Paragon Legal, A New Model (A)

By Shelley Correll, Debra Schifrin, Sarah Soule
2012 | Case No. OB81A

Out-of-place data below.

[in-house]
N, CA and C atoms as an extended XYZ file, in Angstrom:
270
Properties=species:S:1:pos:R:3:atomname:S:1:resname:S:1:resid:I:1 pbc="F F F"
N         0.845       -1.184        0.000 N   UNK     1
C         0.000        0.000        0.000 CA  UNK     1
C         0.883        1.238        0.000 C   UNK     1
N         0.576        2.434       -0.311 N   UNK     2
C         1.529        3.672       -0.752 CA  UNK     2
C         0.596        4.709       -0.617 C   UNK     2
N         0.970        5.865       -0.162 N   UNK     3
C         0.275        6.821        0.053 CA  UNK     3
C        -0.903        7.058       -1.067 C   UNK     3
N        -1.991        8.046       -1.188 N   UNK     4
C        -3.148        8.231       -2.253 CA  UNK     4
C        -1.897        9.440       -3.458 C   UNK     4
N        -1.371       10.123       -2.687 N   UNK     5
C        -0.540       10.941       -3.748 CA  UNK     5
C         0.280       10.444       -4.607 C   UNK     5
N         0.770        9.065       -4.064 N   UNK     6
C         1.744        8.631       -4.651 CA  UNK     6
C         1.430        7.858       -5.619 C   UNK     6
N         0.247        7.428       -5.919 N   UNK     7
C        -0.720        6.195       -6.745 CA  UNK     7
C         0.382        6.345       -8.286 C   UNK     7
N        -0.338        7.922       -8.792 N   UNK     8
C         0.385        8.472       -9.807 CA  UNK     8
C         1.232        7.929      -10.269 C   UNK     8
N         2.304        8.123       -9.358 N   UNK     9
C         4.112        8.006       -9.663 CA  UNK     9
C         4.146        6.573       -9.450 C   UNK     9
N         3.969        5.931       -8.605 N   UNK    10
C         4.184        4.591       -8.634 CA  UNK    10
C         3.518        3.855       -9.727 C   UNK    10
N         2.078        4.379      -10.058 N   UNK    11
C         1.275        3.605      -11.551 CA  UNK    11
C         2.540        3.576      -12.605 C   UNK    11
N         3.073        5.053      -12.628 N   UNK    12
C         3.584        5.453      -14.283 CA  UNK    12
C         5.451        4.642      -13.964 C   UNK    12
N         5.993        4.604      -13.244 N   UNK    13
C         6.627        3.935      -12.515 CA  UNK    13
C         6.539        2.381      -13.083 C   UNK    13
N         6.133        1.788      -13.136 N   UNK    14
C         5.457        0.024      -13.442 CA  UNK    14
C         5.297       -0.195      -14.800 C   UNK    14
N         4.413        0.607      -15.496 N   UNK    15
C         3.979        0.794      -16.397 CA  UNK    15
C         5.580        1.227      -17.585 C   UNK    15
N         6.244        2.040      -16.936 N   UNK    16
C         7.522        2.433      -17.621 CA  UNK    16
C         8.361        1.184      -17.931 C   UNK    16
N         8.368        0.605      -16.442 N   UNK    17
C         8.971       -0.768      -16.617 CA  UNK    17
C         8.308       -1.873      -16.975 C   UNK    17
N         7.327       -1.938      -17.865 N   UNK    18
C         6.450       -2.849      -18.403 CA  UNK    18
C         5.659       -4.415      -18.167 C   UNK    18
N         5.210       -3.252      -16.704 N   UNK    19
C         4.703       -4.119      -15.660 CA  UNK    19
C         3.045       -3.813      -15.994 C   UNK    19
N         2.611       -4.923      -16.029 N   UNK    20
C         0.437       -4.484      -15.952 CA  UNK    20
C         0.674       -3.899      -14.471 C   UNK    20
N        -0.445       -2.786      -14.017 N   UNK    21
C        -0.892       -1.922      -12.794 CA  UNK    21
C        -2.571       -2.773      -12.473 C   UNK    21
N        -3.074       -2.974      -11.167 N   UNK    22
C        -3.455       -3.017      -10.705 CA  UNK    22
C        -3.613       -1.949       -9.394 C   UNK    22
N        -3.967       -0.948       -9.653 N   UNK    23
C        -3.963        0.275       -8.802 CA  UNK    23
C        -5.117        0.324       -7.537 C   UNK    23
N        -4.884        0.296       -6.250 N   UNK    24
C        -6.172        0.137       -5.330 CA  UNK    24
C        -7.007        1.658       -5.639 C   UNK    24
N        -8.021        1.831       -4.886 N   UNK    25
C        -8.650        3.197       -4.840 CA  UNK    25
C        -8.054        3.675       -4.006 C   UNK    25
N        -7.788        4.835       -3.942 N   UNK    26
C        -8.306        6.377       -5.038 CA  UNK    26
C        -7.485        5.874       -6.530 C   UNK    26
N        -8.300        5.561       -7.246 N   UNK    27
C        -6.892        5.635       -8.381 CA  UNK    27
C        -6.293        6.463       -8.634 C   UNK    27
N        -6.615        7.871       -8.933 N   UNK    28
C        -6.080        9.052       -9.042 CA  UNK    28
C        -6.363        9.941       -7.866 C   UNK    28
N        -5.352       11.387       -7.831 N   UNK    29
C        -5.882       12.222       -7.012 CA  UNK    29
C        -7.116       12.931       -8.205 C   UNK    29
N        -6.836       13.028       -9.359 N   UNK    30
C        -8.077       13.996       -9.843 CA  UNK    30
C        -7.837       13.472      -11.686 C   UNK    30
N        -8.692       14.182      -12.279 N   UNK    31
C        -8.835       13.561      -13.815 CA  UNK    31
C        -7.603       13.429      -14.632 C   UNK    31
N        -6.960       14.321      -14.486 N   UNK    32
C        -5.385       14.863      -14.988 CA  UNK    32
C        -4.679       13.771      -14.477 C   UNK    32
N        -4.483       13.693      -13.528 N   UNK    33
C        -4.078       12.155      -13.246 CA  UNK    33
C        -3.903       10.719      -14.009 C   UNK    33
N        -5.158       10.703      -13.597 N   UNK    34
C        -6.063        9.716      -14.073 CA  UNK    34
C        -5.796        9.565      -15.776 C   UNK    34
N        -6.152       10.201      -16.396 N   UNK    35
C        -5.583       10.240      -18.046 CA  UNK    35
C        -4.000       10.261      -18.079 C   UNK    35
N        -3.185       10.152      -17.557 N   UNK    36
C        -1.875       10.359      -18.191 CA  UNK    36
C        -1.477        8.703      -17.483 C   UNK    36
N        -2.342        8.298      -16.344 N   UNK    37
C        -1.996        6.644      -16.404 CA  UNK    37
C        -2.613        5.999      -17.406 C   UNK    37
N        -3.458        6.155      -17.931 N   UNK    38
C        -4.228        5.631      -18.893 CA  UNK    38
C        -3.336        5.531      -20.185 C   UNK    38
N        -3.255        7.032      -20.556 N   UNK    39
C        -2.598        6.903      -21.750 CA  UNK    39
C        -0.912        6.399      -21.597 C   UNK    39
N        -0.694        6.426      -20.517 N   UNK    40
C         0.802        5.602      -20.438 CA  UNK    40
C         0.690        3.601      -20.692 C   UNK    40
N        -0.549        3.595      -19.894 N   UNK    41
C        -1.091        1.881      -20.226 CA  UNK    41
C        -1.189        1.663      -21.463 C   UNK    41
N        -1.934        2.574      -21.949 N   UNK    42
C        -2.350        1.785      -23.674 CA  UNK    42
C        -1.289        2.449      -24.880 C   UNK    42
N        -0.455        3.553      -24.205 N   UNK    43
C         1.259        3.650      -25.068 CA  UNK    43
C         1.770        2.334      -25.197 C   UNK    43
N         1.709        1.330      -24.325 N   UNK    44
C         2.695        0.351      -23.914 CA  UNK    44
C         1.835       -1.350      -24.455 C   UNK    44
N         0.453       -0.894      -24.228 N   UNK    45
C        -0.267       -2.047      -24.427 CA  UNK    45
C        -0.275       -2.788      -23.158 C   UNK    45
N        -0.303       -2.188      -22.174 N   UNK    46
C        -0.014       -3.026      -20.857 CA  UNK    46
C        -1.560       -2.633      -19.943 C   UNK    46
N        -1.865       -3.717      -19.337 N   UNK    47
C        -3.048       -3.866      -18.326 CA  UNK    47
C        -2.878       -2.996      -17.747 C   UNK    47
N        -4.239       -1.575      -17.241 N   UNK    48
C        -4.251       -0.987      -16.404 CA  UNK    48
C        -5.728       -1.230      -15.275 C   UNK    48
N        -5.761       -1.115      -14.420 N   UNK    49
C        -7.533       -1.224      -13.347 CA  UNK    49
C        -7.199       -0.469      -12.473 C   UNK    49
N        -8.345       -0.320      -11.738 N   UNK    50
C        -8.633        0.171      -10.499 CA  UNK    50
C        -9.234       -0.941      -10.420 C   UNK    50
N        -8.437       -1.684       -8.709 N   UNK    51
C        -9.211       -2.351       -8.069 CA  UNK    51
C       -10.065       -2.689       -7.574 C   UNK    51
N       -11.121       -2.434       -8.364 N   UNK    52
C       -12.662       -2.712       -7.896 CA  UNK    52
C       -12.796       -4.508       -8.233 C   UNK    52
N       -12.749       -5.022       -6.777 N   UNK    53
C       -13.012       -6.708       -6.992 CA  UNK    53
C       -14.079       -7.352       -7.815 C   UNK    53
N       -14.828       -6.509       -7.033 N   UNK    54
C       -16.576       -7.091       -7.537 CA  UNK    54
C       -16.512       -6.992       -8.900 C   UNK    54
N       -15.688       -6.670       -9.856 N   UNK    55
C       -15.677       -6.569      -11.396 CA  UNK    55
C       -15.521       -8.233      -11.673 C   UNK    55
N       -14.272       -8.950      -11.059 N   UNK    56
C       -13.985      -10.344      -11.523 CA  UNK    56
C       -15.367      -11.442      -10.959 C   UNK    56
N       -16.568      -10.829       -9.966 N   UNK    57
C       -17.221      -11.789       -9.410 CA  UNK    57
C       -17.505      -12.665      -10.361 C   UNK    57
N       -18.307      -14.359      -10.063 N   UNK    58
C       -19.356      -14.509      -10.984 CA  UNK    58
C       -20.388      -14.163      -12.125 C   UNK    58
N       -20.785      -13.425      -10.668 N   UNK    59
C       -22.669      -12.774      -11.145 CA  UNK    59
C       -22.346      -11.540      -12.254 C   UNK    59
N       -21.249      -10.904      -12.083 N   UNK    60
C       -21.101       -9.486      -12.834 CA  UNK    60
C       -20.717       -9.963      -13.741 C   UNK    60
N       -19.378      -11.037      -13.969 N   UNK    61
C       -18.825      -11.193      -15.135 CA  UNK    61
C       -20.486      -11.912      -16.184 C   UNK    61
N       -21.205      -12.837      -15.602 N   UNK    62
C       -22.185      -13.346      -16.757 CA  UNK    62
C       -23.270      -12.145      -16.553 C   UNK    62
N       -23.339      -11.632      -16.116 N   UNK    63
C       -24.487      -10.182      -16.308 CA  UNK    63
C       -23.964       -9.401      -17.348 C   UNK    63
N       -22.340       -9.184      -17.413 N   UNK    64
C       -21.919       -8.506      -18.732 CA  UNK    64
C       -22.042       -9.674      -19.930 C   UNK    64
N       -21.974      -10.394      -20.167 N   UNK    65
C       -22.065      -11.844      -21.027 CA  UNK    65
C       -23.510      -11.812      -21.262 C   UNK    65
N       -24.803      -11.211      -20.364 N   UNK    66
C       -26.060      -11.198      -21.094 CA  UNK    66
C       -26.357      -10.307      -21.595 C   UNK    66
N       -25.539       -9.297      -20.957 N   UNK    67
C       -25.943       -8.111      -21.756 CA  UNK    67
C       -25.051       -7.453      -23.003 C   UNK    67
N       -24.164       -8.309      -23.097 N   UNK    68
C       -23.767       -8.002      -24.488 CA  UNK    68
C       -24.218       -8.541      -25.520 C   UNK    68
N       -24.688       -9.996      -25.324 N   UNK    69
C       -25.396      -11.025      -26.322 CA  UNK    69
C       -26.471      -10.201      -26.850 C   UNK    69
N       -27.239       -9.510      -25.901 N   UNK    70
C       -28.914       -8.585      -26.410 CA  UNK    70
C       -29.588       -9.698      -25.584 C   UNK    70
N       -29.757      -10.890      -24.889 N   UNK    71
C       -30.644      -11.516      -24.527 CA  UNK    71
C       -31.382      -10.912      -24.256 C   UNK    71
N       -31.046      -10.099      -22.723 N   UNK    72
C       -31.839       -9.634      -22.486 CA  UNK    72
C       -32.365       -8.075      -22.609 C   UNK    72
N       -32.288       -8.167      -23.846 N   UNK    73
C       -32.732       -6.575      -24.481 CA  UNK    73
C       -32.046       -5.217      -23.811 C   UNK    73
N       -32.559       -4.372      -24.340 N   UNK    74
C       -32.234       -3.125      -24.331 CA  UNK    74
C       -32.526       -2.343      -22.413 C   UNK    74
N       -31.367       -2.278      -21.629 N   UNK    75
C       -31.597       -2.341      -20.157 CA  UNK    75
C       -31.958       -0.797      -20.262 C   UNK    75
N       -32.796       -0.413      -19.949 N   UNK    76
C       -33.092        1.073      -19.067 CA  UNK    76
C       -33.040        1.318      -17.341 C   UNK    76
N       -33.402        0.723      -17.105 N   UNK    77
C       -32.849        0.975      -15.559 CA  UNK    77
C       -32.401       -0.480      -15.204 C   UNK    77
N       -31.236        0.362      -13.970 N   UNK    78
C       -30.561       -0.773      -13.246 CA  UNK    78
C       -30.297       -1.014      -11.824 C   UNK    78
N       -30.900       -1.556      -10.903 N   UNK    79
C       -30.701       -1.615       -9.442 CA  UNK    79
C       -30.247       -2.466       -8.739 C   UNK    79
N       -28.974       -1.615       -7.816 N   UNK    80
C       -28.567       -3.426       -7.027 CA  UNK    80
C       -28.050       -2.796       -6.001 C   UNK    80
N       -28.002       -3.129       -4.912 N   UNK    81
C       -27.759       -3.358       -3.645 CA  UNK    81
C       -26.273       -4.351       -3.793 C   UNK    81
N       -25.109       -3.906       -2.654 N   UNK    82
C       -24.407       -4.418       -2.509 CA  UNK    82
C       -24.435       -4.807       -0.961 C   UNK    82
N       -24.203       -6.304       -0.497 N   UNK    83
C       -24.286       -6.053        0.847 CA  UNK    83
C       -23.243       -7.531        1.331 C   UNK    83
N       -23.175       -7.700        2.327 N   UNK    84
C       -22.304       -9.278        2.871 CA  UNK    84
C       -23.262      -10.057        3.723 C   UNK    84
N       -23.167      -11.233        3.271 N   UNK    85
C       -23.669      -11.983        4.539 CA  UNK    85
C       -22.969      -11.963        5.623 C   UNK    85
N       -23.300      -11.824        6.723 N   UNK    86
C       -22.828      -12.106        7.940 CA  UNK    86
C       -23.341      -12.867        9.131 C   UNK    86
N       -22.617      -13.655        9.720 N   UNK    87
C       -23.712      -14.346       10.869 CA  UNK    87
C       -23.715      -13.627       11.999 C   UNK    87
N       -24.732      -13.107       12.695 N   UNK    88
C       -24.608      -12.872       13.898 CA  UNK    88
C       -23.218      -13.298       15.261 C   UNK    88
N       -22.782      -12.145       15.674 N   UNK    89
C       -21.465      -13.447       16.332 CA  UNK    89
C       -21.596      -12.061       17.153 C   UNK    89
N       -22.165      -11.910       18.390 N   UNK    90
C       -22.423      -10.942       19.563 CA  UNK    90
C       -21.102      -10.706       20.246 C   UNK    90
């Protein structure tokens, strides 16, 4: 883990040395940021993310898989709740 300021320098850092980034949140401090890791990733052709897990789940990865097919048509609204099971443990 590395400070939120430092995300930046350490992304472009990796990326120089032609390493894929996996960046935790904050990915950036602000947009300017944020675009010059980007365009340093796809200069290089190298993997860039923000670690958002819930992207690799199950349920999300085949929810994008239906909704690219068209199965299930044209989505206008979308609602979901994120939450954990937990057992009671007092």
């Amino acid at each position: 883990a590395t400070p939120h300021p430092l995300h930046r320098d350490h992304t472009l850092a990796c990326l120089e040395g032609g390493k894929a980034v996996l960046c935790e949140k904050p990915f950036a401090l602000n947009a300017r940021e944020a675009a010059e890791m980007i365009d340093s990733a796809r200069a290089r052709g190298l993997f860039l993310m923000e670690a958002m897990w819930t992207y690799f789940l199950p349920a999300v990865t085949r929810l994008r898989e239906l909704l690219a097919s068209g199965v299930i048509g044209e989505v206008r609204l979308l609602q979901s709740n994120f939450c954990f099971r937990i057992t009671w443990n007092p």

The case is about the San Francisco-based law firm, Paragon Legal, founded by lawyer and entrepreneur Mae O’Malley. Paragon Legal gave high-level attorneys the opportunity to have a flexible schedule and work 10 to 40 hours a week. This was in the context of an industry that typically required very long hours and had inflexible schedules and serious penalties for stepping out of the field for any length of time. Eighty-five percent of Paragon Legal attorneys were women with children, but the firm also attracted women and men without children who wanted to find a work/life balance. Paragon Legal lawyers were contract workers and received competitive compensation. In addition to discussing Paragon Legal, the case details the landscape of the legal industry, including challenges and pressures on all attorneys and the additional challenges for women. By the summer of 2010, Paragon Legal had become successful in the San Francisco Bay Area, and the question posed in the (A) case is whether the company should scale within the region and/or geographically. And if so, what would that look like? Other topics of discussion in the case include: the nature of contract work, entrepreneurship (and female entrepreneurship), and redesigning work for a better work/life balance. This case is available for purchase from ECCH.
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